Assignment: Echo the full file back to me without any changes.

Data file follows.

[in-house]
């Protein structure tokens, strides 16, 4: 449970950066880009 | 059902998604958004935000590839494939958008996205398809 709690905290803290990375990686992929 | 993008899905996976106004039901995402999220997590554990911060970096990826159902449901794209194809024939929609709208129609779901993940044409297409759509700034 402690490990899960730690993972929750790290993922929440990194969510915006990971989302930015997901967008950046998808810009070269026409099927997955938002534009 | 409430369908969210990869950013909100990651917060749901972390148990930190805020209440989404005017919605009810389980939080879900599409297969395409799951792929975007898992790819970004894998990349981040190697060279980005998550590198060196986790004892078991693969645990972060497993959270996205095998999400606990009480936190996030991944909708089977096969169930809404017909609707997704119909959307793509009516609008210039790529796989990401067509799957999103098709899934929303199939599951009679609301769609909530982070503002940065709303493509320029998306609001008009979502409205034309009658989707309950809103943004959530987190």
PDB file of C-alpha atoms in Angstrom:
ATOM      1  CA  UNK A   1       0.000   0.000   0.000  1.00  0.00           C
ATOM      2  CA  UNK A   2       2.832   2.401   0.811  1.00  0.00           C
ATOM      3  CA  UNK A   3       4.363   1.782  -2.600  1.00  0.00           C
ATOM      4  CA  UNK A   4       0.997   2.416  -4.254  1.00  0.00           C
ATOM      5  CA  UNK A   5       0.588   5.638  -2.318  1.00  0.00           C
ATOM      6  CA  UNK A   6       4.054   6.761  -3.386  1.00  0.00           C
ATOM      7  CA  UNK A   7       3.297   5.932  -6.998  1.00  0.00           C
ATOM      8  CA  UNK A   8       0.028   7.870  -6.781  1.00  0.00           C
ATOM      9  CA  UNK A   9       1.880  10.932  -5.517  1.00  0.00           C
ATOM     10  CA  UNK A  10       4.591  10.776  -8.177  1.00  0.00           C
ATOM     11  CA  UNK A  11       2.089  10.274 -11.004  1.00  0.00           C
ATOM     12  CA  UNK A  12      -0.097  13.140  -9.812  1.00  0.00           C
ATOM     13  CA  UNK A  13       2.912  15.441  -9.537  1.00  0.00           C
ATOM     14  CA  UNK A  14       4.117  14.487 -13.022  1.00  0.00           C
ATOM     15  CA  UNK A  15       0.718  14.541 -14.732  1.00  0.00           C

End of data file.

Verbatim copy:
[in-house]
């Protein structure tokens, strides 16, 4: 449970950066880009 | 059902998604958004935000590839494939958008996205398809 709690905290803290990375990686992929 | 993008899905996976106004039901995402999220997590554990911060970096990826159902449901794209194809024939929609709208129609779901993940044409297409759509700034 402690490990899960730690993972929750790290993922929440990194969510915006990971989302930015997901967008950046998808810009070269026409099927997955938002534009 | 409430369908969210990869950013909100990651917060749901972390148990930190805020209440989404005017919605009810389980939080879900599409297969395409799951792929975007898992790819970004894998990349981040190697060279980005998550590198060196986790004892078991693969645990972060497993959270996205095998999400606990009480936190996030991944909708089977096969169930809404017909609707997704119909959307793509009516609008210039790529796989990401067509799957999103098709899934929303199939599951009679609301769609909530982070503002940065709303493509320029998306609001008009979502409205034309009658989707309950809103943004959530987190």
PDB file of C-alpha atoms in Angstrom:
ATOM      1  CA  UNK A   1       0.000   0.000   0.000  1.00  0.00           C
ATOM      2  CA  UNK A   2       2.832   2.401   0.811  1.00  0.00           C
ATOM      3  CA  UNK A   3       4.363   1.782  -2.600  1.00  0.00           C
ATOM      4  CA  UNK A   4       0.997   2.416  -4.254  1.00  0.00           C
ATOM      5  CA  UNK A   5       0.588   5.638  -2.318  1.00  0.00           C
ATOM      6  CA  UNK A   6       4.054   6.761  -3.386  1.00  0.00           C
ATOM      7  CA  UNK A   7       3.297   5.932  -6.998  1.00  0.00           C
ATOM      8  CA  UNK A   8       0.028   7.870  -6.781  1.00  0.00           C
ATOM      9  CA  UNK A   9       1.880  10.932  -5.517  1.00  0.00           C
ATOM     10  CA  UNK A  10       4.591  10.776  -8.177  1.00  0.00           C
ATOM     11  CA  UNK A  11       2.089  10.274 -11.004  1.00  0.00           C
ATOM     12  CA  UNK A  12      -0.097  13.140  -9.812  1.00  0.00           C
ATOM     13  CA  UNK A  13       2.912  15.441  -9.537  1.00  0.00           C
ATOM     14  CA  UNK A  14       4.117  14.487 -13.022  1.00  0.00           C
ATOM     15  CA  UNK A  15       0.718  14.541 -14.732  1.00  0.00           C